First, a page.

I remain, dear sir,
Yours respectfully,
KENDALL BROADBENT.

This bird was named by Ramsay on November 5, 1874, or four months after Broadbent had sent his letter to Gould.

The next plate is Collocalia francica terræreginæ. Waller says, "This Swallow was also collected by Mr. Broadbent on the coast range of Rockingham Bay. First seen at Dalrimple's Gap, they appeared to come from the north and return again in the evening. On the morning before rain this bird assembled in large flocks and just skimmed over the ground with great rapidity; they were all leaving about the latter part of June." This bird was described by Ramsay in Proc. Zool. Soc., 1874.

The next two plates are of Honeyeaters. Of Ptilotis broadbentii, the Bridled Honeyeater, Waller writes:—This Ptilotis is solely an inhabitant of the forest. Mr. Broadbent says he never saw it in the scrubs; it arrives in Rockingham Bay in March. It is not a plentiful bird and very shy, always keeping at the tops of the trees; it is very fond of feeding on the parasitical plants; it is a very pugnacious bird, driving all other birds that approach it. And should this species of Ptilotis prove to be new, after your careful examination, I trust that you will, by my wish, feel fully justified in adopting the name which I assigned to it."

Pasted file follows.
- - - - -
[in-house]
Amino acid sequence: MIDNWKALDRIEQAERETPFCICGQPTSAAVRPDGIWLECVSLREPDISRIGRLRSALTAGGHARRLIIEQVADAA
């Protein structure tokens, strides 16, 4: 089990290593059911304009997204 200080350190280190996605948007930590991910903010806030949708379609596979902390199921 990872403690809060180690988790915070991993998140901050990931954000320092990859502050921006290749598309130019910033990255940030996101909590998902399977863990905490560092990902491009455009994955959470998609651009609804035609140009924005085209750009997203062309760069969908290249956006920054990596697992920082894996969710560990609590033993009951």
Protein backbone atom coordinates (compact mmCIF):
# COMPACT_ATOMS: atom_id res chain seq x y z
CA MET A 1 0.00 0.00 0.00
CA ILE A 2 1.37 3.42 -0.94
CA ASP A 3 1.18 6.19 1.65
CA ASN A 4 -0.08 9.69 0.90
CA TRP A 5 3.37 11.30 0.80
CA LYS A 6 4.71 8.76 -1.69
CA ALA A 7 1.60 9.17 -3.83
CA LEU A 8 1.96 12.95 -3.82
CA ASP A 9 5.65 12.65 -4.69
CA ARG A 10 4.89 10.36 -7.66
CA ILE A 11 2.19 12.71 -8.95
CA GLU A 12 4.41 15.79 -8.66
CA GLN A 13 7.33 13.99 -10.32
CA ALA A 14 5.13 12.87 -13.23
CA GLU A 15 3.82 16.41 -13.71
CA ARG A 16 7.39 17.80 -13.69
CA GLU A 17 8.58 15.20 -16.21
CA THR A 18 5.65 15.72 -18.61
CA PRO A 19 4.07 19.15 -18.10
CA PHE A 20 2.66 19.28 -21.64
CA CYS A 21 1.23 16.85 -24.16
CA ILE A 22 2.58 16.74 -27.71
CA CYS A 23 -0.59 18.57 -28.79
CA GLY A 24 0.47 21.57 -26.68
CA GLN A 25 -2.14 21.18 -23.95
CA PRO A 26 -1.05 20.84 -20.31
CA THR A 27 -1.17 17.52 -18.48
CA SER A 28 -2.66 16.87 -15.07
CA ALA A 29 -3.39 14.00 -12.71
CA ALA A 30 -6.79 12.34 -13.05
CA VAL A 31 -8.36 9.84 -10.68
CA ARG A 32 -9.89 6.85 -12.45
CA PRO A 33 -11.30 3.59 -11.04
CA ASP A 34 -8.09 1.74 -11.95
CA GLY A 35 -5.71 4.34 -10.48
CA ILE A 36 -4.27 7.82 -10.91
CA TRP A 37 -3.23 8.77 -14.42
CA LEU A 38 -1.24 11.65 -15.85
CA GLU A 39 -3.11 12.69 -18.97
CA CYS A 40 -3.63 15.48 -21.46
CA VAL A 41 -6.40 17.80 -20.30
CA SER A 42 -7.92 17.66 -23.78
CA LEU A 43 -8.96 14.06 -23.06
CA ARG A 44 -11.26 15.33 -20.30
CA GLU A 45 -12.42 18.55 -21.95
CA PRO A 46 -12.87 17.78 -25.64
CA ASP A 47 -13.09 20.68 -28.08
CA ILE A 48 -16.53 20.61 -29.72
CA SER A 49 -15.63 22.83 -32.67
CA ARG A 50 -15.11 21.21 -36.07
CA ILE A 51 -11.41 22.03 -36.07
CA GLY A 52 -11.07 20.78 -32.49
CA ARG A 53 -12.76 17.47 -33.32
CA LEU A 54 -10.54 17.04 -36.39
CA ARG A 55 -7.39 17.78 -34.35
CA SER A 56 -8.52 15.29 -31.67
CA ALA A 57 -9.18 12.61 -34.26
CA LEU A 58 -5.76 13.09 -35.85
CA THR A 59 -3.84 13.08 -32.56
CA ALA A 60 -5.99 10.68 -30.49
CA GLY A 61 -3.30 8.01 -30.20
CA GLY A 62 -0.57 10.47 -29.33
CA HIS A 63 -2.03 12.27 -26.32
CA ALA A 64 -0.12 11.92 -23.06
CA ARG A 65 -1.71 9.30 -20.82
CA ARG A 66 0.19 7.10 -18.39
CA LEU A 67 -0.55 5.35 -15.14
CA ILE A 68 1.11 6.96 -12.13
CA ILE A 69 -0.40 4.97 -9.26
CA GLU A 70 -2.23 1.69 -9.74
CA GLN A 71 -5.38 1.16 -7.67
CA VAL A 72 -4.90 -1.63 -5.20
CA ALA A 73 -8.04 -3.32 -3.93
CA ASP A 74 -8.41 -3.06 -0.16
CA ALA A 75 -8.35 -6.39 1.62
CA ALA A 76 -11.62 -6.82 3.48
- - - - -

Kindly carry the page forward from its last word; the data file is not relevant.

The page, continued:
I remain, dear sir,
Yours faithfully,
E. WALLER.

This was named Ptilotis frenata by Ramsay, at the same time as he named the former species in 1874.

Then comes Ptitotis macleayana, of Ramsay, 1875, of which Wailer says:—"This Ptilotis is solely an inhabitant of the scrubs in the vicinity of Rockingham Bay. Mr. Broadbent says he believes this Ptilotis is a resident only of that port, he having shot it for the space of nine months. It is a very shy and rare bird, he (Mr. Broadbent) states that he never saw two together. In its habits it is like all other Honeyeaters, its food consisting of the honey from various flowers of the scrubs."